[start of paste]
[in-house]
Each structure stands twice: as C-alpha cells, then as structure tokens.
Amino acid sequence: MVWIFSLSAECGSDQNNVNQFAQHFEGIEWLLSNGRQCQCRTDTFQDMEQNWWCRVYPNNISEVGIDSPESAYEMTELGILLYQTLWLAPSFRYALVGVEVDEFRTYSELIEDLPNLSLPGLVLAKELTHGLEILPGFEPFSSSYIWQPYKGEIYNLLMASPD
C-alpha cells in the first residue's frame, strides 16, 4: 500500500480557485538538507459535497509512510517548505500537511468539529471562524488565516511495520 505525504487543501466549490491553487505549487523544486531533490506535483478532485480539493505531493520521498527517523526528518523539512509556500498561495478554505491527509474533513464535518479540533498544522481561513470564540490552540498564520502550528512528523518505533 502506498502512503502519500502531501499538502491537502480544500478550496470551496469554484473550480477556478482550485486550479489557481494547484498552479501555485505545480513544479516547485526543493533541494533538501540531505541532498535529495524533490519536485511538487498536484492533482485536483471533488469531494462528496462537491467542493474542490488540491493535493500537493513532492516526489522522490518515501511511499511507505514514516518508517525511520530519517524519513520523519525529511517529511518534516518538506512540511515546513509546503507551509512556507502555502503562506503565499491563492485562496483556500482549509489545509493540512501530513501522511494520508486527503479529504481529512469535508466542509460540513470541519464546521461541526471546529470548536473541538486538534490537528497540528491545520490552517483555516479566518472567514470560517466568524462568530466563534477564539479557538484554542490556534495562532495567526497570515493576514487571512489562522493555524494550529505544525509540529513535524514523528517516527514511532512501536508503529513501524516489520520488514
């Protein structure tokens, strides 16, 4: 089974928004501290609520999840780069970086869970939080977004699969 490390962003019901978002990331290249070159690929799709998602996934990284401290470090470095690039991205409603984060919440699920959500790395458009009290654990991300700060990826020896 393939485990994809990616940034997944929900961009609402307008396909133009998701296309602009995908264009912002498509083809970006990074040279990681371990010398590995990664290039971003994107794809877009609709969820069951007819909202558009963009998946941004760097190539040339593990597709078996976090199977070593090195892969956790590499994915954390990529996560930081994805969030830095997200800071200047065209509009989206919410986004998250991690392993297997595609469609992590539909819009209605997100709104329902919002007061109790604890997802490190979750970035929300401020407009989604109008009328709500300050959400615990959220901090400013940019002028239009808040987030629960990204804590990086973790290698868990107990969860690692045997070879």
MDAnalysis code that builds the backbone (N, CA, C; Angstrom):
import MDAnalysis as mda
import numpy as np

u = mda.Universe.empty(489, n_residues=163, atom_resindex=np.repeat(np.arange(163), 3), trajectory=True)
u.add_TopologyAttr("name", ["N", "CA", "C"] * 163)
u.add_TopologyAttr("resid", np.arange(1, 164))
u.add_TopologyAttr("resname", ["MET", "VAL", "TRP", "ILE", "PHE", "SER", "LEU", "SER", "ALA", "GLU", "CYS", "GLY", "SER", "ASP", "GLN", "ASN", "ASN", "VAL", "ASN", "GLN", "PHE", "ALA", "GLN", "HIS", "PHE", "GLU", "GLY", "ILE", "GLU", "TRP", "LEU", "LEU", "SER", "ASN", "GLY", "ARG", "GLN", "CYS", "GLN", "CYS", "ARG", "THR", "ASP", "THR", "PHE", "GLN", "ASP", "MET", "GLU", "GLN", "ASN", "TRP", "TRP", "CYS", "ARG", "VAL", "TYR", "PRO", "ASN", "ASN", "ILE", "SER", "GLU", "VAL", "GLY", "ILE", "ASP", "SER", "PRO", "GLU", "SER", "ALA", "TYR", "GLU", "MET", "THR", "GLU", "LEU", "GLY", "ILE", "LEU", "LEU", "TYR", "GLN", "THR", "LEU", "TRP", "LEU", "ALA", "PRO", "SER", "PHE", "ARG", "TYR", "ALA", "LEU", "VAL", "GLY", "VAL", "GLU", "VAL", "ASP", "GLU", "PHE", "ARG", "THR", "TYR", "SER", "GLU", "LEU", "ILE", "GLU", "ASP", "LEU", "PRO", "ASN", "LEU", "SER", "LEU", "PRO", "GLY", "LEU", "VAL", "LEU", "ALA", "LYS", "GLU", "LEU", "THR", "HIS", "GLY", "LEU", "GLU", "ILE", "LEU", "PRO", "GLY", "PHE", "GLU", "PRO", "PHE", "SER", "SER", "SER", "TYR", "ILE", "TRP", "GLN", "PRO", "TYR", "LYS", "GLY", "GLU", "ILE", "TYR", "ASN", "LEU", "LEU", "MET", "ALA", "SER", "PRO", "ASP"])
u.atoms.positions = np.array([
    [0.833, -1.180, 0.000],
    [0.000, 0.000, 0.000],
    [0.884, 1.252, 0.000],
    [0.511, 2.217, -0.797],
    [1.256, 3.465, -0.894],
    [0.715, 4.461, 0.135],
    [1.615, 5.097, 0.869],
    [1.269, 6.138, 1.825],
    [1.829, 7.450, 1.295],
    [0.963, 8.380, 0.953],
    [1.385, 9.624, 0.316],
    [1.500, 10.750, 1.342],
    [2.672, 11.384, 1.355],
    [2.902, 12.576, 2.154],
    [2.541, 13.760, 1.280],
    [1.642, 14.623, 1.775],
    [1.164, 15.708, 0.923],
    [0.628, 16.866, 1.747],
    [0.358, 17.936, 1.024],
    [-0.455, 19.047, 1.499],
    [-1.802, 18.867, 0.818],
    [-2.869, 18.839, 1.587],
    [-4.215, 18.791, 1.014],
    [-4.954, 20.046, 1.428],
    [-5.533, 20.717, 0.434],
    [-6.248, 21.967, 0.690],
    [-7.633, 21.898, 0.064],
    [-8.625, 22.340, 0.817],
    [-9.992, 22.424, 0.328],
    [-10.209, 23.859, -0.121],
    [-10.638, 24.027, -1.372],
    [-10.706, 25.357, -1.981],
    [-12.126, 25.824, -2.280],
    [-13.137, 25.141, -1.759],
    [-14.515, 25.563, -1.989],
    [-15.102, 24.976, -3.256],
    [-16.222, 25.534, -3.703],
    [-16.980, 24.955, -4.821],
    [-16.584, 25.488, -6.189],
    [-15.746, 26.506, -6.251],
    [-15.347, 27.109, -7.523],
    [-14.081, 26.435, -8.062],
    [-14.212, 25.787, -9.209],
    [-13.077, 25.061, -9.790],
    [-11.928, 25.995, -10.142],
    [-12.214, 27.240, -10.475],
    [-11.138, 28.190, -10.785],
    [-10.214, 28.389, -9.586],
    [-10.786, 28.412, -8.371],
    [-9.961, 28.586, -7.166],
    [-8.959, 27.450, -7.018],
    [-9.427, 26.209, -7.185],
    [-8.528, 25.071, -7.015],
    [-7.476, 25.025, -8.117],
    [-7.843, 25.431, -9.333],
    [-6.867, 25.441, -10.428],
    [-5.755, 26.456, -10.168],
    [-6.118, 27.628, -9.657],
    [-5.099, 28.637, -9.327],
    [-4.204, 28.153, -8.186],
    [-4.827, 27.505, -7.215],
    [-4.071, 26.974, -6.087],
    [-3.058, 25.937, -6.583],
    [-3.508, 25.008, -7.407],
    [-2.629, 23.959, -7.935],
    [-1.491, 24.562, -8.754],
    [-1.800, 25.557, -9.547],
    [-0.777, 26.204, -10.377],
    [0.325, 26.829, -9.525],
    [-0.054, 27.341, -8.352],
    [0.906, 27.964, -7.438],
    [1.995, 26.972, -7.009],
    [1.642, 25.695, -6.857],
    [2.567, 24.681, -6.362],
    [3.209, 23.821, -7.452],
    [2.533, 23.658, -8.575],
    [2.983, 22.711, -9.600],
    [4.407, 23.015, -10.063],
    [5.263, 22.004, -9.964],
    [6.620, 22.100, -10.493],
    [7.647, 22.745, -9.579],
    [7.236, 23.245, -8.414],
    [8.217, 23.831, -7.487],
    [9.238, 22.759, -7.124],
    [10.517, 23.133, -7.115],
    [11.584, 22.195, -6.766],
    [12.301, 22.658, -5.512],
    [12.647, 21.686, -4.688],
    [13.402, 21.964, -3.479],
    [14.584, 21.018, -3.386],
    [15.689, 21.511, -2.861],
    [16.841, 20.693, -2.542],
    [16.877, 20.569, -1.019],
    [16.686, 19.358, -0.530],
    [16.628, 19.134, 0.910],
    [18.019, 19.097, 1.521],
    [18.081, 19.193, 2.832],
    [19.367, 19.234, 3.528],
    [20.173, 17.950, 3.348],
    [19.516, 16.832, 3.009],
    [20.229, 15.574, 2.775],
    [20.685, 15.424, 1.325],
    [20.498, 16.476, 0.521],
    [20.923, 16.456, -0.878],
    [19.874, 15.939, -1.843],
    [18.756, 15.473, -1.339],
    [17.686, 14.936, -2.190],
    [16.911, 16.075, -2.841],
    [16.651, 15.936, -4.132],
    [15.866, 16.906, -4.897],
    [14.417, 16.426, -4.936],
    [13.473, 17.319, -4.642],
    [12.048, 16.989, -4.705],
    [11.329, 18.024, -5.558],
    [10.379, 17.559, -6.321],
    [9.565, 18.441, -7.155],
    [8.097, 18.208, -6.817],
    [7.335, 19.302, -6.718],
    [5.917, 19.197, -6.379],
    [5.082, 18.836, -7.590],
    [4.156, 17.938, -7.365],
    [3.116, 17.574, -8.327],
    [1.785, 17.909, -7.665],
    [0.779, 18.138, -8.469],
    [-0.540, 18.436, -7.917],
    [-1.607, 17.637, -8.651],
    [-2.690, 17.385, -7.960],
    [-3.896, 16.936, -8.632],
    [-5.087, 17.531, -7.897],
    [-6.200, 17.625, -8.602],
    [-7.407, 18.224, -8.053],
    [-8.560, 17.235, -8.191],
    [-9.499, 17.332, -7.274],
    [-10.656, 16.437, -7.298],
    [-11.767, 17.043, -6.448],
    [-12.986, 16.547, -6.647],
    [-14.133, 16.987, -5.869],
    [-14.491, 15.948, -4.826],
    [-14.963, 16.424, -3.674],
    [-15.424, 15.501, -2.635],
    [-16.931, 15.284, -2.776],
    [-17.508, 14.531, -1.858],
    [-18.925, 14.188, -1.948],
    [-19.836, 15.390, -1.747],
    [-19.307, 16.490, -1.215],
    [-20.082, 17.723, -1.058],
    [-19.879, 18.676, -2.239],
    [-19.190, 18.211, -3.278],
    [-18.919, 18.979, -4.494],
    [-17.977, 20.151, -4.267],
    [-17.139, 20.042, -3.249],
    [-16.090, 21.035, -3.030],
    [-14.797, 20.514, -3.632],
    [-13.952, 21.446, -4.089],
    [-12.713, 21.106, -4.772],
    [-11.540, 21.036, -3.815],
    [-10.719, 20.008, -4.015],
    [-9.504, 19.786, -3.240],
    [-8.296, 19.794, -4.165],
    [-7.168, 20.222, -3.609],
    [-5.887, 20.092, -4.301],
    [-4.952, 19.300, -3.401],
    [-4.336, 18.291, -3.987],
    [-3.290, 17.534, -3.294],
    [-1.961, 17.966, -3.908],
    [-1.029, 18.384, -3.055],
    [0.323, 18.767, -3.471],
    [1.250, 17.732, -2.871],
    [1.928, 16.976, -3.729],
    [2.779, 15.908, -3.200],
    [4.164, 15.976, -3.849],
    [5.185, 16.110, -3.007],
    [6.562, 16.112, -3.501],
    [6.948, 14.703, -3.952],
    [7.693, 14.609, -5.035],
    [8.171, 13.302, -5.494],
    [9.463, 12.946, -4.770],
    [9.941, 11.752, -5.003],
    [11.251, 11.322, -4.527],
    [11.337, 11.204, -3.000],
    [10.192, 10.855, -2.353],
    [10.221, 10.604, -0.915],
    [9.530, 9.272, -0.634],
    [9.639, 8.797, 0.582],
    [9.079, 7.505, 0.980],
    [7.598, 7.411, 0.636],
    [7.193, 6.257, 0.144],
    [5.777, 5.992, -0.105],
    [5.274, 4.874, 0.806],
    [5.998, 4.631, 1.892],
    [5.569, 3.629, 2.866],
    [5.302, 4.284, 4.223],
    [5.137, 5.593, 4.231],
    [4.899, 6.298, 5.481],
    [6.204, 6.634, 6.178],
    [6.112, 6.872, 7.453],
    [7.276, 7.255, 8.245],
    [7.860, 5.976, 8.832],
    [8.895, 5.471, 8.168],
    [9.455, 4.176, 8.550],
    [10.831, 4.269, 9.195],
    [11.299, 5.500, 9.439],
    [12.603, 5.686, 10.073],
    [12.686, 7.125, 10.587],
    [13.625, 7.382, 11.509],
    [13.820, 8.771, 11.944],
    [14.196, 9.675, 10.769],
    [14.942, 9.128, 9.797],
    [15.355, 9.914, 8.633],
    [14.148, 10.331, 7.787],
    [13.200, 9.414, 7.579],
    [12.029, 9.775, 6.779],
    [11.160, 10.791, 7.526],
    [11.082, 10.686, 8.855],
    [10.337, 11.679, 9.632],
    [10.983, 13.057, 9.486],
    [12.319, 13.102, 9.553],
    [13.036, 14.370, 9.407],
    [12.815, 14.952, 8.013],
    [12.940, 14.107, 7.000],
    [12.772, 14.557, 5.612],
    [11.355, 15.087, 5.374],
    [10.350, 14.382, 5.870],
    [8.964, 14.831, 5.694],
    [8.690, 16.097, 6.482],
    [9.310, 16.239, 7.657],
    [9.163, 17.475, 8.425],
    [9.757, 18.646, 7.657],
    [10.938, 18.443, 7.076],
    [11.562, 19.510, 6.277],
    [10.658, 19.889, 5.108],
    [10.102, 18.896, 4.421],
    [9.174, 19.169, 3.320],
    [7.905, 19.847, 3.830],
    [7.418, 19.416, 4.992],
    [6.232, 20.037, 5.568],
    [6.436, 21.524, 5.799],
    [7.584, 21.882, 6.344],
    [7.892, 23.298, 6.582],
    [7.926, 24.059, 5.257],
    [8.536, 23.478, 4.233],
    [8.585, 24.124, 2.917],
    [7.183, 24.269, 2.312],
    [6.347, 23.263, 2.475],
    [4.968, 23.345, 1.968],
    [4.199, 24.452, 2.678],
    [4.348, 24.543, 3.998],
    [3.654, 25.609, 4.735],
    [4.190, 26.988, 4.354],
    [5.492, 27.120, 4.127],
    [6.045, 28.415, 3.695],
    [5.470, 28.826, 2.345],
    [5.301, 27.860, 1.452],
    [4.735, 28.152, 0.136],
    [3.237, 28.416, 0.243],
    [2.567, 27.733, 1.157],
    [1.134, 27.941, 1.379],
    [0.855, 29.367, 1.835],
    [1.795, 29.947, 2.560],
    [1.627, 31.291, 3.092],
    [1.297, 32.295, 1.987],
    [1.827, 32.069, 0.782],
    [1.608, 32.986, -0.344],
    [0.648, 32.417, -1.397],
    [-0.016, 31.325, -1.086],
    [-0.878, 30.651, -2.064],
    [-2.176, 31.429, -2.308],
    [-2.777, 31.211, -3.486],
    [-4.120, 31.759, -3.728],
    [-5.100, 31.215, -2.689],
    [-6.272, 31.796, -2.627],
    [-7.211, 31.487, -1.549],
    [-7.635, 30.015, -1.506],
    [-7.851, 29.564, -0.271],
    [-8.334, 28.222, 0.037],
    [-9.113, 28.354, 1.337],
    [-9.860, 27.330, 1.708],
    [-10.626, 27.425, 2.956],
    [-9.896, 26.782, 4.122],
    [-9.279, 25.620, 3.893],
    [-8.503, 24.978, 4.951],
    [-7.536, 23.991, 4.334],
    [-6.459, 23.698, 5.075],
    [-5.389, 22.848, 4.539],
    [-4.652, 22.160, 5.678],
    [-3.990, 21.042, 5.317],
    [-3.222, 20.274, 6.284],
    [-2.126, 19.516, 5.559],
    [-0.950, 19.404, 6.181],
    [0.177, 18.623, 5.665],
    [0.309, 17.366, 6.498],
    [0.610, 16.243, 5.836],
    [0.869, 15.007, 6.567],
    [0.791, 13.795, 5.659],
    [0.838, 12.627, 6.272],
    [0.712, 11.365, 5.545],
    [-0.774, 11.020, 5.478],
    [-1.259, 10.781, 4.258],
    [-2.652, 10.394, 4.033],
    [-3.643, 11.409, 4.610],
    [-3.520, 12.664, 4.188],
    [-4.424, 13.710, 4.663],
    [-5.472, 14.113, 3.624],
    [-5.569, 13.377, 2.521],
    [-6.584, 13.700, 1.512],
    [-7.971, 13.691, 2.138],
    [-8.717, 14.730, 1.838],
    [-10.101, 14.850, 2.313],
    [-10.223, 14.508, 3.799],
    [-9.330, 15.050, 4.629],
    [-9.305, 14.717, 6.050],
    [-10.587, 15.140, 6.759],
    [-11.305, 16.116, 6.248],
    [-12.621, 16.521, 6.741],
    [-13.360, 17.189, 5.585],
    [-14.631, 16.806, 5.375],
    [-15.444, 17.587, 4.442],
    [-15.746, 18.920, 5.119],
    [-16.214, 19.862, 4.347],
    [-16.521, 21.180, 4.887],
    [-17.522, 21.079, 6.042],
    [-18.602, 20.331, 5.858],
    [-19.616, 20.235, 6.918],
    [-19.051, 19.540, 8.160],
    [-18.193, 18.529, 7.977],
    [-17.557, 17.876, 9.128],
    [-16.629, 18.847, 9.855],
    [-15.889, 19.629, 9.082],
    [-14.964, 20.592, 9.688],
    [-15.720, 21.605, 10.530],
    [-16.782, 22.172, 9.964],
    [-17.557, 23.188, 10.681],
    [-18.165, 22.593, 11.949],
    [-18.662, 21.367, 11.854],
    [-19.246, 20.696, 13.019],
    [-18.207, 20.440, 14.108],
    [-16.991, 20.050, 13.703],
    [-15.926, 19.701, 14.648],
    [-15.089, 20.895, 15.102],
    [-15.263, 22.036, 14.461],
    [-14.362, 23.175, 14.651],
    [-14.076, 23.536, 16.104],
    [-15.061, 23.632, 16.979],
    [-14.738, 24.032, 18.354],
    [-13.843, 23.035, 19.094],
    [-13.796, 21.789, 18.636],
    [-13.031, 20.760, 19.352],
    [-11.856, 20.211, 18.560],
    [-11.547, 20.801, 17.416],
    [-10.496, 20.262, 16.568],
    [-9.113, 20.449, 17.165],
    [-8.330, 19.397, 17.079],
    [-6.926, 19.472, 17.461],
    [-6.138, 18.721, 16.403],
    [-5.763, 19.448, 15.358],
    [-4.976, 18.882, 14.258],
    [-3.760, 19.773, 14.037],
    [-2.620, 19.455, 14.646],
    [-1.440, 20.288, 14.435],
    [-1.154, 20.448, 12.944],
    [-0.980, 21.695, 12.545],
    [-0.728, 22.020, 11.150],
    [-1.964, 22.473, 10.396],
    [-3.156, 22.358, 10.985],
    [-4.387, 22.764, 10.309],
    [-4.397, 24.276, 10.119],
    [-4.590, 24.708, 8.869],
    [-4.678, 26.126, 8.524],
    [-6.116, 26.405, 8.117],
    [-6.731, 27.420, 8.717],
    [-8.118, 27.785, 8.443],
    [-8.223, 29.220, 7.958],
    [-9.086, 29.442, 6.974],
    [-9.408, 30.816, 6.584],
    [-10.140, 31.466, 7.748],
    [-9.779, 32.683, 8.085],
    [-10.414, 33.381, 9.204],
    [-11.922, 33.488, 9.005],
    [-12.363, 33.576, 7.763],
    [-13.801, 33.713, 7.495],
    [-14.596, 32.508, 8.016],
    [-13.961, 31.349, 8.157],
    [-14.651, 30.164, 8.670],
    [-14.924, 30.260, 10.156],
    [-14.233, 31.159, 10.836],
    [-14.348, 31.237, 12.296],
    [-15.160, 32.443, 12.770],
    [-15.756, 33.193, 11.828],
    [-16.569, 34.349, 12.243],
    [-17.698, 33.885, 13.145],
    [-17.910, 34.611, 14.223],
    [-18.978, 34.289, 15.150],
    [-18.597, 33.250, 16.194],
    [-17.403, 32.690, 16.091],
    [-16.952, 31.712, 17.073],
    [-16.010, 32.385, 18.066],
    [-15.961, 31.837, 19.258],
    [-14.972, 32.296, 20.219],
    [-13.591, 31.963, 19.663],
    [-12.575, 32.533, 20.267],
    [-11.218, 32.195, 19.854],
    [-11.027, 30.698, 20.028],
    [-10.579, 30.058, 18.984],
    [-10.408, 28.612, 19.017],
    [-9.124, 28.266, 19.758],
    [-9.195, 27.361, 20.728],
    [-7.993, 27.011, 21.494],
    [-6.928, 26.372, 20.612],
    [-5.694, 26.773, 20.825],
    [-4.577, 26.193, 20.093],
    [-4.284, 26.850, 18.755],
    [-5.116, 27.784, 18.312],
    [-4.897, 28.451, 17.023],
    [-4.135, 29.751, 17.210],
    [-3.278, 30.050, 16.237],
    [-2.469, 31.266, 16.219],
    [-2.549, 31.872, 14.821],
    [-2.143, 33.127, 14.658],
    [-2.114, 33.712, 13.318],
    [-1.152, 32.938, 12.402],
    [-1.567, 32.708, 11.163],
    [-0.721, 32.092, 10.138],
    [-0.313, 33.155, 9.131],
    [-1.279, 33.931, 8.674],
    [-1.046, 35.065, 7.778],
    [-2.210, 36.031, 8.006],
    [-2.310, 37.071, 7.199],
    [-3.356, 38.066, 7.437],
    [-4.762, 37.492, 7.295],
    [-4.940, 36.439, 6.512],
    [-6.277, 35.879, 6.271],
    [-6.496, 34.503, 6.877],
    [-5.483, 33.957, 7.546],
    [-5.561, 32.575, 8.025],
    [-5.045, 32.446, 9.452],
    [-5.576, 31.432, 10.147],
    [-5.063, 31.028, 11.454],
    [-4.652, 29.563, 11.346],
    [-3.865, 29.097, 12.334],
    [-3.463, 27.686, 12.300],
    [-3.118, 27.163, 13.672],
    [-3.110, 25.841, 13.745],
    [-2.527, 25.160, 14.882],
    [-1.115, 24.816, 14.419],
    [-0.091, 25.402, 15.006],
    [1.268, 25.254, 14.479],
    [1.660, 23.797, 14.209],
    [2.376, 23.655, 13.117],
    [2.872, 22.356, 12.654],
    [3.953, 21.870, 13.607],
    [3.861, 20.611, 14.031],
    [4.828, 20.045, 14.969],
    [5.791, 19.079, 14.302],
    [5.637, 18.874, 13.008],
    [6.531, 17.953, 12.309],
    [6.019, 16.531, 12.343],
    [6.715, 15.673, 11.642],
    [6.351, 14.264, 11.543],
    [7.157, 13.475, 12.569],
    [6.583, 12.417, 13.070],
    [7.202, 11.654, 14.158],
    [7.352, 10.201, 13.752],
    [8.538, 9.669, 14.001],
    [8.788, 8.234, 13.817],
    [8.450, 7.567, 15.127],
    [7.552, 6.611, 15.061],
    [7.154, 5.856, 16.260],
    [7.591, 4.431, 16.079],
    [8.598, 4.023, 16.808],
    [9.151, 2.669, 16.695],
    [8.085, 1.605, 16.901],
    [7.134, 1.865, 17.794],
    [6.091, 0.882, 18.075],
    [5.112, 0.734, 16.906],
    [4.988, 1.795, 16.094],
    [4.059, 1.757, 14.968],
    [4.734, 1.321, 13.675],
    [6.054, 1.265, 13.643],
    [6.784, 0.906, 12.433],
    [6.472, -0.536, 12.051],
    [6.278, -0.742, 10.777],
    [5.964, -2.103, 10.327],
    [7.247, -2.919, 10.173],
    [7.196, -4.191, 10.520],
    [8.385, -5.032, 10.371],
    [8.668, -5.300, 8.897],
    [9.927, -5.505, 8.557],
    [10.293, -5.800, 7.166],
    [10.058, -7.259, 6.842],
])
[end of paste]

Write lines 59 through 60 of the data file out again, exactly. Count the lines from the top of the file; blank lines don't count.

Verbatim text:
    [-12.214, 27.240, -10.475],
    [-11.138, 28.190, -10.785],